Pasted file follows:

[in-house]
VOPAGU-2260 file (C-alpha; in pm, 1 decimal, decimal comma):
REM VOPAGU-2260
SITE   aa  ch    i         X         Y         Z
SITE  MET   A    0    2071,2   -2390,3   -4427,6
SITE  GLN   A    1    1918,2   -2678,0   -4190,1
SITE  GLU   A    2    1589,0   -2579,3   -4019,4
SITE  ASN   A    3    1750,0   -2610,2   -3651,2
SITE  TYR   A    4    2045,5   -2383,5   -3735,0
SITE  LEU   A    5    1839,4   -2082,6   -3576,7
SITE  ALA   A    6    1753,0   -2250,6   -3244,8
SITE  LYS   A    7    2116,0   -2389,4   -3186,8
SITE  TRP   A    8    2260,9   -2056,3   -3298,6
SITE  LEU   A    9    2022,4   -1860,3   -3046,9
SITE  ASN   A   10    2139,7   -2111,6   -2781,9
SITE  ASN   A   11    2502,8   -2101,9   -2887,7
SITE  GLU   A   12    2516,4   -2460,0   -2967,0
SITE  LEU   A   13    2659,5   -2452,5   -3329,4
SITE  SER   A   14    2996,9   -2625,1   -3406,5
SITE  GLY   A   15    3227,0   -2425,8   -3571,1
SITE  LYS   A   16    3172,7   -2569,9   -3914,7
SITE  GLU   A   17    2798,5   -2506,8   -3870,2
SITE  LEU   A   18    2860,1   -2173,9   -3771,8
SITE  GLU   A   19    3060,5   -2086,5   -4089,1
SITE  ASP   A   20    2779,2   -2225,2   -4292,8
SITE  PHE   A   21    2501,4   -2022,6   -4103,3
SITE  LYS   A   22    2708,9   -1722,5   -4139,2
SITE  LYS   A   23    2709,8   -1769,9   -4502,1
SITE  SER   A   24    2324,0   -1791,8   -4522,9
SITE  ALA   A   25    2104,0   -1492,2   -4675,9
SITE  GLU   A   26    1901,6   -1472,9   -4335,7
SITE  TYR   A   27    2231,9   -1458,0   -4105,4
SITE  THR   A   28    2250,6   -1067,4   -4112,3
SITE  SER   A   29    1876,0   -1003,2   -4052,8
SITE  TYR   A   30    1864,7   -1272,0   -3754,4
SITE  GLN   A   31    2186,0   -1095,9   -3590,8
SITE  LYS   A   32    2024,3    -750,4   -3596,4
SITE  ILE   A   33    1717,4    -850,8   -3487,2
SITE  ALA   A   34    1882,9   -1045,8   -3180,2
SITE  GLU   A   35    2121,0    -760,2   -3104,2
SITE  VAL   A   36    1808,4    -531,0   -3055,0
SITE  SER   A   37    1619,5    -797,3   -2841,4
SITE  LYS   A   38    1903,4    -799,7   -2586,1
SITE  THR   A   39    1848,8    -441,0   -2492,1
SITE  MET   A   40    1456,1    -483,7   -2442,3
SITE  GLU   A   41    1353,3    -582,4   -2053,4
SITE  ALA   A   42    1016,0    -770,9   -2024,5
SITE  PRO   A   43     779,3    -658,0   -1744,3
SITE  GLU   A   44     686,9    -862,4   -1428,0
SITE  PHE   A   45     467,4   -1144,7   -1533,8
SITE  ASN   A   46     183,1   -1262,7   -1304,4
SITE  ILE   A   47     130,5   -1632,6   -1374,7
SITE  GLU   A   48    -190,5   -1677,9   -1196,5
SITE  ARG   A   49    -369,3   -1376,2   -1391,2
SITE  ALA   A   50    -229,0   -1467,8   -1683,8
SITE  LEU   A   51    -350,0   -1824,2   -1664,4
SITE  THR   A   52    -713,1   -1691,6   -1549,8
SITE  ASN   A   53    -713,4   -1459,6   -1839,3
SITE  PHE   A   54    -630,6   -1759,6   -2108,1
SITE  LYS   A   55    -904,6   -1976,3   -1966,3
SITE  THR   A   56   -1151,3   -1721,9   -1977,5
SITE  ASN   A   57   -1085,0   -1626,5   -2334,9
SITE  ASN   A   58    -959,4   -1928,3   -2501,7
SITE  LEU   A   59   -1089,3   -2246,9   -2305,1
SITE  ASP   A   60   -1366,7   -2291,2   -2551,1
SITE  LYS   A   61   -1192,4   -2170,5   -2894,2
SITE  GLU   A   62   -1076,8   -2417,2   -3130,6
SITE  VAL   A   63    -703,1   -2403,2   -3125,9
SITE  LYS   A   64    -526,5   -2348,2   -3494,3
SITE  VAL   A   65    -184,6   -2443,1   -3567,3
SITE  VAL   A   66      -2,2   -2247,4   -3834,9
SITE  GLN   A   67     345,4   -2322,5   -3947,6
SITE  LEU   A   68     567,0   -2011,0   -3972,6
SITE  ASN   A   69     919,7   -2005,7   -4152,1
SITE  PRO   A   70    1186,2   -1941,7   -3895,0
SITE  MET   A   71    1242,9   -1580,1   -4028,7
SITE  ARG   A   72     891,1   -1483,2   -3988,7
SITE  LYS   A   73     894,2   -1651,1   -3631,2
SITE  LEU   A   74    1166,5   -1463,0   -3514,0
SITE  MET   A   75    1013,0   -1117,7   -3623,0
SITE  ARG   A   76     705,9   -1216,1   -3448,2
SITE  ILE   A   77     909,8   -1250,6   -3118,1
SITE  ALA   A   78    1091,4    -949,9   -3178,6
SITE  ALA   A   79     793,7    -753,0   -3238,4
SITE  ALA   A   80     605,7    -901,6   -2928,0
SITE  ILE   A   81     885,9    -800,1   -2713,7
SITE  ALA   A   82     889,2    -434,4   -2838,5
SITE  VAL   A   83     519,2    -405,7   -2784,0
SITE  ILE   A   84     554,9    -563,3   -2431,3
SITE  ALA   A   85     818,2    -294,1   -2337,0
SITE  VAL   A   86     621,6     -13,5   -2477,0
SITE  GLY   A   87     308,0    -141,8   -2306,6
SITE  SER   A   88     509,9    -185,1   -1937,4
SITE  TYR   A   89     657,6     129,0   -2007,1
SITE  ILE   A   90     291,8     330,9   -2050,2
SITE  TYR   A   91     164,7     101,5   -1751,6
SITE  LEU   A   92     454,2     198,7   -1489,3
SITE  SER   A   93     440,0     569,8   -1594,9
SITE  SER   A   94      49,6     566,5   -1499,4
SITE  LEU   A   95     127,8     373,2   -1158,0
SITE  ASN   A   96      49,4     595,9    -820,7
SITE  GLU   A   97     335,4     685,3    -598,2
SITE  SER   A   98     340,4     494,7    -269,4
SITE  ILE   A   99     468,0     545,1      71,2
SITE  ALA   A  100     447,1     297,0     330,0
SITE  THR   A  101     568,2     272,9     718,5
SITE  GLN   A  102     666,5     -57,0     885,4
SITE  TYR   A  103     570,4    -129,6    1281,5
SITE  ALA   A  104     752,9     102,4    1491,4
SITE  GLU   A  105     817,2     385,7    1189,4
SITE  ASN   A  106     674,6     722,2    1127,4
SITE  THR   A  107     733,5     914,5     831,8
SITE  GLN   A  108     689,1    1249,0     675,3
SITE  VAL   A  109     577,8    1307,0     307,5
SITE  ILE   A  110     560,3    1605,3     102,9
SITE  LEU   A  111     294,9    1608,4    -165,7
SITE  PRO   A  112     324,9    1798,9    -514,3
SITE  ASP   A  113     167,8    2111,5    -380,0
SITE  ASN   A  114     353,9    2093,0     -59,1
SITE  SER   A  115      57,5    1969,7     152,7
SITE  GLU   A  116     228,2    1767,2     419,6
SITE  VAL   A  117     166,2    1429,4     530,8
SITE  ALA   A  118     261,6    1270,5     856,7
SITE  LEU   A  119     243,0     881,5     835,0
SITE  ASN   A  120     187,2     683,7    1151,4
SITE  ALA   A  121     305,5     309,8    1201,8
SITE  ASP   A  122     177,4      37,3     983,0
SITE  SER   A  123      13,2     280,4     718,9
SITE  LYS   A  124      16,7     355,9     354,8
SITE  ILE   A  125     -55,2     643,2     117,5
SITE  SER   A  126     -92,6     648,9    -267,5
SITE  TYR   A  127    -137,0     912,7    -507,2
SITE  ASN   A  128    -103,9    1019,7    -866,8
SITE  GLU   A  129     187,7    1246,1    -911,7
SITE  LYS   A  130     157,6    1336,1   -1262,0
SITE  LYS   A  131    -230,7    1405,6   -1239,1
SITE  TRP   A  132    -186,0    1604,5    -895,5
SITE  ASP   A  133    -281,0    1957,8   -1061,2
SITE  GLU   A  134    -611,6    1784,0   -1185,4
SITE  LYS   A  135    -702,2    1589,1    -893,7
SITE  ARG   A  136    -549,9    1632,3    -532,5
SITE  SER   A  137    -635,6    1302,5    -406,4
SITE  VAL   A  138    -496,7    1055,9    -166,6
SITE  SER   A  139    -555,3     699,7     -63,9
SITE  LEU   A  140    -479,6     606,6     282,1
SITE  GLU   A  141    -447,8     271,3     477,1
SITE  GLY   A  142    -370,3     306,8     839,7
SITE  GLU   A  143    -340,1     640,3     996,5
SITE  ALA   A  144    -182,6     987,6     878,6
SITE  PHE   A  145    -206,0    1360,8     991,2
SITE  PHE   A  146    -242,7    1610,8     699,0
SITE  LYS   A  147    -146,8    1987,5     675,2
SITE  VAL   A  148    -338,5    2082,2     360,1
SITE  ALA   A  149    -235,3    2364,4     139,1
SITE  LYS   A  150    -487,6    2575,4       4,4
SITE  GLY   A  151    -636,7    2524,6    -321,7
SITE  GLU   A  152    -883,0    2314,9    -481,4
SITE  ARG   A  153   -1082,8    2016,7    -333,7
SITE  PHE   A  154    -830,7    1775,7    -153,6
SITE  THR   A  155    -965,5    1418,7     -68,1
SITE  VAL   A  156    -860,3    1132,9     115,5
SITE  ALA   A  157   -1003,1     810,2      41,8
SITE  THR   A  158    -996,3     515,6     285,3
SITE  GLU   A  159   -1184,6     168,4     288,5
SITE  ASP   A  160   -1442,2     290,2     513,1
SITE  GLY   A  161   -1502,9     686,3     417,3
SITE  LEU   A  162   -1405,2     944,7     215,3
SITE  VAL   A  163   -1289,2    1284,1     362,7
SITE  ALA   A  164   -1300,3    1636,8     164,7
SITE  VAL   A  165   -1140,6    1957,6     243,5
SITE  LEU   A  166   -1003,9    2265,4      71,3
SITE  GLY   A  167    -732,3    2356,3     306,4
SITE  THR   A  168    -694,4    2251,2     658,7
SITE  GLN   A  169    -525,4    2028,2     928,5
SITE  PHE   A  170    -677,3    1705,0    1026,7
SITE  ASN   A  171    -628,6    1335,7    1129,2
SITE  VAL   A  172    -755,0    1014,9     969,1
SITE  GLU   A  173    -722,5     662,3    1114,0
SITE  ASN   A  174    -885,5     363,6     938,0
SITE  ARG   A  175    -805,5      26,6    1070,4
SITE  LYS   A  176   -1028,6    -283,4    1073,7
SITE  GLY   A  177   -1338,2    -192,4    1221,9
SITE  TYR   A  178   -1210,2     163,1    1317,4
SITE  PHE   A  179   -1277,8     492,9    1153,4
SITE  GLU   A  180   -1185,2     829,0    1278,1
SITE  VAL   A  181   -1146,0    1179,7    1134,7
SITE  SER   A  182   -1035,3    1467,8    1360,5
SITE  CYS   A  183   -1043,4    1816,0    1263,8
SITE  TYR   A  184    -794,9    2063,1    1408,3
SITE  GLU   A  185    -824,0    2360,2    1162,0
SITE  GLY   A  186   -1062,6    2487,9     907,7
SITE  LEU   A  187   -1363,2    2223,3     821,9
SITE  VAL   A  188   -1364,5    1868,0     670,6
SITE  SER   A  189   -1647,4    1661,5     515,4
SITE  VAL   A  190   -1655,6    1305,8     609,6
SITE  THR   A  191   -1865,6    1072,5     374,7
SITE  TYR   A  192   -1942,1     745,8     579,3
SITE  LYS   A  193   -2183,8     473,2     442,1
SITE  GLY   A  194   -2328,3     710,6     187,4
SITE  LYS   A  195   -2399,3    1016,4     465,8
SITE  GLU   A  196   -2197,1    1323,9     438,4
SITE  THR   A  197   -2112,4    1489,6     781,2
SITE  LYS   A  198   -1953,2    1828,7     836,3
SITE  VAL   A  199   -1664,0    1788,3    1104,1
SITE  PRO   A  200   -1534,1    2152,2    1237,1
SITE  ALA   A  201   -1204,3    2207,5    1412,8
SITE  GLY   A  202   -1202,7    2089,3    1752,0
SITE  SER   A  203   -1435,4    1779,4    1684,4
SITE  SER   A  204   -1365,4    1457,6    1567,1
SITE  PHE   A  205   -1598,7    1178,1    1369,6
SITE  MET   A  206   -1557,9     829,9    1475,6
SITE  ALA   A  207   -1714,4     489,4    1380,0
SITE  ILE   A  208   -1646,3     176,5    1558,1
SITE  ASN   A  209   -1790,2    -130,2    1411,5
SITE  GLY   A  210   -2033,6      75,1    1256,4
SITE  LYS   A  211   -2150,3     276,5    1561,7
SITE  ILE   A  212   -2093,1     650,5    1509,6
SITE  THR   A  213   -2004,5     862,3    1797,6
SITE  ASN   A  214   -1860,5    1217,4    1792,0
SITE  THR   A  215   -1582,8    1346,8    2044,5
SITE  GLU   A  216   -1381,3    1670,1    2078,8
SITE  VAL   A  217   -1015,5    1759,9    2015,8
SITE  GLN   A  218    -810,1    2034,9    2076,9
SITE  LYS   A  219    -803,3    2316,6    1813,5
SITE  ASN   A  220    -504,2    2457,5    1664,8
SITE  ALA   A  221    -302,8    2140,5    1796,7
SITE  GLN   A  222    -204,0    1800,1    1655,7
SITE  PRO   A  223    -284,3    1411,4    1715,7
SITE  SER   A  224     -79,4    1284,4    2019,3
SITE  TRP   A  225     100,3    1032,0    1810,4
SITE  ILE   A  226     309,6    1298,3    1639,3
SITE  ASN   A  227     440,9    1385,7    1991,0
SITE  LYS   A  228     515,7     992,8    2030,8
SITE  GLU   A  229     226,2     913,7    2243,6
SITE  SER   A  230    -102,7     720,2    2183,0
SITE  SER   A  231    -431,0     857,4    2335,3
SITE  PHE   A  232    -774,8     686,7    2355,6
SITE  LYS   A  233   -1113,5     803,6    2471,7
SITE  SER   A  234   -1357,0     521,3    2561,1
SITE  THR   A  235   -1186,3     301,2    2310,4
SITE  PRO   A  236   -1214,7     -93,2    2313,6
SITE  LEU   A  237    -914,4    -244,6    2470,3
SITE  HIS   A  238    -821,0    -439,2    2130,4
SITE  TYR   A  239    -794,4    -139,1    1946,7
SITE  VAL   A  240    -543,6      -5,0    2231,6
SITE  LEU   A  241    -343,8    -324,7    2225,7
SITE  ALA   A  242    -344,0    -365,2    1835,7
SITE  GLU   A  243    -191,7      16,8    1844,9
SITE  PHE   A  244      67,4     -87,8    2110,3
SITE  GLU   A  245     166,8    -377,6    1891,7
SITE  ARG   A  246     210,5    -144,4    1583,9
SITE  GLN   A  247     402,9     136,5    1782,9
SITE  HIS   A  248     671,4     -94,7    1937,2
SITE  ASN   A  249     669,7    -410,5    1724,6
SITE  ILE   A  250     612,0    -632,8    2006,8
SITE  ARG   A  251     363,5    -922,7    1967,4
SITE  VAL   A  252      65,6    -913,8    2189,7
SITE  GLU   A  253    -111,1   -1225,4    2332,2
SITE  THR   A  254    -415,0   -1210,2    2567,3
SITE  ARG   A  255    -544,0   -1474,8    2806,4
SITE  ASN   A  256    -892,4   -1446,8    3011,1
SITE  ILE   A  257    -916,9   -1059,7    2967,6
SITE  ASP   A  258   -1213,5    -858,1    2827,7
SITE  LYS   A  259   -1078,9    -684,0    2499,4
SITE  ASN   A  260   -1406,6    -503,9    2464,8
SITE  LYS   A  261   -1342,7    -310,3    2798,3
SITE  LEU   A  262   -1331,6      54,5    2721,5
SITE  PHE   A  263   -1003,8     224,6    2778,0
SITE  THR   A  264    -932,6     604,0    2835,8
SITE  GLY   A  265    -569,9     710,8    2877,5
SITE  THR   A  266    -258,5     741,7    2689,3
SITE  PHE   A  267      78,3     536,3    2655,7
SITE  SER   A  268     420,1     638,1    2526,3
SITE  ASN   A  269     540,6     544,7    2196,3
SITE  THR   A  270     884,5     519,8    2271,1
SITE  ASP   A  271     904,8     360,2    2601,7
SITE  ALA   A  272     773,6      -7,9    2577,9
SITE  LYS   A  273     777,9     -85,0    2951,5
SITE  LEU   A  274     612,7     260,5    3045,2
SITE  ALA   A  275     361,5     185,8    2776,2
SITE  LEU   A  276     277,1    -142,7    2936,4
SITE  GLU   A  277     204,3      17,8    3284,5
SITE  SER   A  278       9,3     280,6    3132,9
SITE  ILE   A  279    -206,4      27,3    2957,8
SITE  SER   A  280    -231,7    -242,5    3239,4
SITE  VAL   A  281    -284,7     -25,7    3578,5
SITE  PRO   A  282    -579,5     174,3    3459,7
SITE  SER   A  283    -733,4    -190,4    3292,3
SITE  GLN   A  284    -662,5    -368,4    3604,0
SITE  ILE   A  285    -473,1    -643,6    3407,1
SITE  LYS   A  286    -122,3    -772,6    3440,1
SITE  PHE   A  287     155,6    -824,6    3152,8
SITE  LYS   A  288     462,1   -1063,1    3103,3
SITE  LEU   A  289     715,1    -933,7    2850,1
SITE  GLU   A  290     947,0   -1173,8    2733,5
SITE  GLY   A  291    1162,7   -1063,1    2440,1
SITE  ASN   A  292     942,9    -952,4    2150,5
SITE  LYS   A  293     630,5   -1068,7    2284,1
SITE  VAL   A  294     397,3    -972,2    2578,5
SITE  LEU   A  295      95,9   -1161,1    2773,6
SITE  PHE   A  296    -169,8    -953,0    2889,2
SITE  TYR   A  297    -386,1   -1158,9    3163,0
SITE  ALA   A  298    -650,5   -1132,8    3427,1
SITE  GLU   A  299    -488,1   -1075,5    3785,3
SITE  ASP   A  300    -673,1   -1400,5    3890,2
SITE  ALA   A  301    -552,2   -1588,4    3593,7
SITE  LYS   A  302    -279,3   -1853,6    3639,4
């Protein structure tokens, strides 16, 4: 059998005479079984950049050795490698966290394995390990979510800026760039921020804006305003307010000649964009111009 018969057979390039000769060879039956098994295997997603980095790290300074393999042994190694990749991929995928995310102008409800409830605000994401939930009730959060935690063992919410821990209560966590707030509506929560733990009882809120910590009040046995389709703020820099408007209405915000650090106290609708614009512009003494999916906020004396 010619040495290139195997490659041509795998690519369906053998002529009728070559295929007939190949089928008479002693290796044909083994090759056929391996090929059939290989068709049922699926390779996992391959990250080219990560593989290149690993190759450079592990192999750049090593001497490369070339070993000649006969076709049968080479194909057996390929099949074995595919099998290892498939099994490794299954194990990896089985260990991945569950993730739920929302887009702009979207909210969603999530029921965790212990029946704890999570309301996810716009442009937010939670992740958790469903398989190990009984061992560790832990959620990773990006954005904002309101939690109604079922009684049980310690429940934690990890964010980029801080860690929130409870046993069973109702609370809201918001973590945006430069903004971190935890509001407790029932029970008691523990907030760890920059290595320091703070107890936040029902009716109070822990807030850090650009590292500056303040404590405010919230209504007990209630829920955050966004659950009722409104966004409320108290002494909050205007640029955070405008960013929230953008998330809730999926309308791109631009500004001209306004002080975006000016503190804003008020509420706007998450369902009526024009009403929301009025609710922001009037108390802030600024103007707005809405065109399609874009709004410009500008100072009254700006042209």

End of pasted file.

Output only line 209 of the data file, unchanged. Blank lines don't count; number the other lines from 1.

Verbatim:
SITE  SER   A  204   -1365,4    1457,6    1567,1